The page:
On Monday 5 January Salman Taseer, governor of Punjab (Pakistan's largest province) and a former Pakistani People's Party MP was shot 27 times by his bodyguard Mumtaz Qadri in Islamabad. Taseer was killed by Qadri because of his support for the reform of the long established blasphemy law which has led to people being incarcerated for insulting the prophet Muhammed.
The shooting is the latest symptom of the rise of religious conservatism and right-wing radicalism in Pakistan, and Islamist attempts to rid the country of what they call 'Western extremism'. In fact Pakistan already has some of the world's most draconian laws regarding religious freedom and the right of expression.
Last November a Christian woman, Aasia Bibi, was sentenced to death under the blasphemy laws (the sentence has not yet been carried out). At the time Taseer went to visit her to express solidarity; on his return home he was met by an Islamist mob, burning an effigy and calling for his death.
In the immediate aftermath of the murder, Qadri was hailed as a martyr and people gathered to shower him with rose petals as he was led to court. Facebook groups and blogs praised him for his act and Pakistani news featured vox pops of young Pakistani's supporting him, some going as far as to say that they wished they had done it themselves.
Many right-wing religious leaders either failed to comment or, in some cases, claimed that he got what he deserved. Many of his colleagues refused to support him when he was alive, with Pakistan’s legal minister refusing to even contemplate reforming the blasphemy laws and President Zadari backing down on an earlier suggestion he might pardon Aasia Bibi under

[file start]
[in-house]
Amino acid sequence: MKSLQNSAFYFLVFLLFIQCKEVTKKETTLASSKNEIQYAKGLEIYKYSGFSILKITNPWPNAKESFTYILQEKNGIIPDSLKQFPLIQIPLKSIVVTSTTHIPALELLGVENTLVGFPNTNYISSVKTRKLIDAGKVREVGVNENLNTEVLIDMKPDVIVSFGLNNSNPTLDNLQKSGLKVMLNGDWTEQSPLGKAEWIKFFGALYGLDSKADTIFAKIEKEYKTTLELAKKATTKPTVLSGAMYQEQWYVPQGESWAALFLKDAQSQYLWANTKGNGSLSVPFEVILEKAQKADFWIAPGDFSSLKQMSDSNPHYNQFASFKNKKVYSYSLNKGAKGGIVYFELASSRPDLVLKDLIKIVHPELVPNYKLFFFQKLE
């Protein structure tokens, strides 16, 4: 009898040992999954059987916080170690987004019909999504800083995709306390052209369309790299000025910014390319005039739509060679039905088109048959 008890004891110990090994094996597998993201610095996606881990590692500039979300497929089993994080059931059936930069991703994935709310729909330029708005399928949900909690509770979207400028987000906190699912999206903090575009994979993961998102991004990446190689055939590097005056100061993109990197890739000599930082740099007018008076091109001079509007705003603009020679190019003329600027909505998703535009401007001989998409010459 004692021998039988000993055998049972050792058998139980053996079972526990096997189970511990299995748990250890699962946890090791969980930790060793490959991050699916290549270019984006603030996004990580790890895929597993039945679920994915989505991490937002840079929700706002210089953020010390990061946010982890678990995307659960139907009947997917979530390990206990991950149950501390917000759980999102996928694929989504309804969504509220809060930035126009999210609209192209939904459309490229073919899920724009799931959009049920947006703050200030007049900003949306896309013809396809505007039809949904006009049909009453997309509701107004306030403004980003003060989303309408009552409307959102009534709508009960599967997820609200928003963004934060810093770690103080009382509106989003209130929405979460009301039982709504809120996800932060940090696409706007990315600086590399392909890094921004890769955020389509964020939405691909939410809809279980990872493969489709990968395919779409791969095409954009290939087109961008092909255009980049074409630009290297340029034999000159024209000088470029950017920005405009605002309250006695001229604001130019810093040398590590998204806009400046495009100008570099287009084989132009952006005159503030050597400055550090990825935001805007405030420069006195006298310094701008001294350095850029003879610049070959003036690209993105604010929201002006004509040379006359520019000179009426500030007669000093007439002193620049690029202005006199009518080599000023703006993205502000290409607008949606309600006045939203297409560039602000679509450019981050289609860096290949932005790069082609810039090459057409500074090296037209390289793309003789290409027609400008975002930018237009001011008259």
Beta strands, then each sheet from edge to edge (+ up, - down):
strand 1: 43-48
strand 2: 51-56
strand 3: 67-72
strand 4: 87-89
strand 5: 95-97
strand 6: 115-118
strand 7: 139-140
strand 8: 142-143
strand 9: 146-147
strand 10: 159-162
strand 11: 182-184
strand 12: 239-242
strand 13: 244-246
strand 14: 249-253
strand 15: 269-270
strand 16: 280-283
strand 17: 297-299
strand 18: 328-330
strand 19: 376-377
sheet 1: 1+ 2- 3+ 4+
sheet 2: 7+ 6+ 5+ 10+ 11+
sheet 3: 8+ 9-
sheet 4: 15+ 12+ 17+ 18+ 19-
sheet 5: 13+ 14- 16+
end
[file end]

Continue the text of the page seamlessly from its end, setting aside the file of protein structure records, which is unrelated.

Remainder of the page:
pressure from the conservative dominated Lahore high-court and the mullahs.
Farooq Tariq of the socialist Labour Party Pakistan said: “The blood of Salman Taseer should not go in vain. Pakistan People’s Party should abandon all policies to please the religious fanatics. There should be a resolute fight back against the Mullahs who want Pakistan to become another Taliban control country.”
Pakistani workers cannot rely on their own government to defend and increase democratic rights - they are far too willing to acquiesce to the demands of the mullahs and the continuing 'talibanisation' of the country in order to preserve their rule. But nor should they put their faith in those politicians like Taseer who do the decent thing and stand up for secularism – the man was a wealthy businessman who made a lot of money out of the exploitation of Pakistani workers.
The growing support for Islamism within Pakistan can and will only be curbed by a working-class alternative. But in order for this to be realised foundations of secularism and democratic rights must be maintained and extended. This means defending secularist politicians like Taseer while simultaneously fighting for socialist solutions to the chronic poverty and exploitation so ably exploited by Islamism. Our first priority must be solidarity with socialists, secularists, women's rights activists and the labour movement in Pakistan.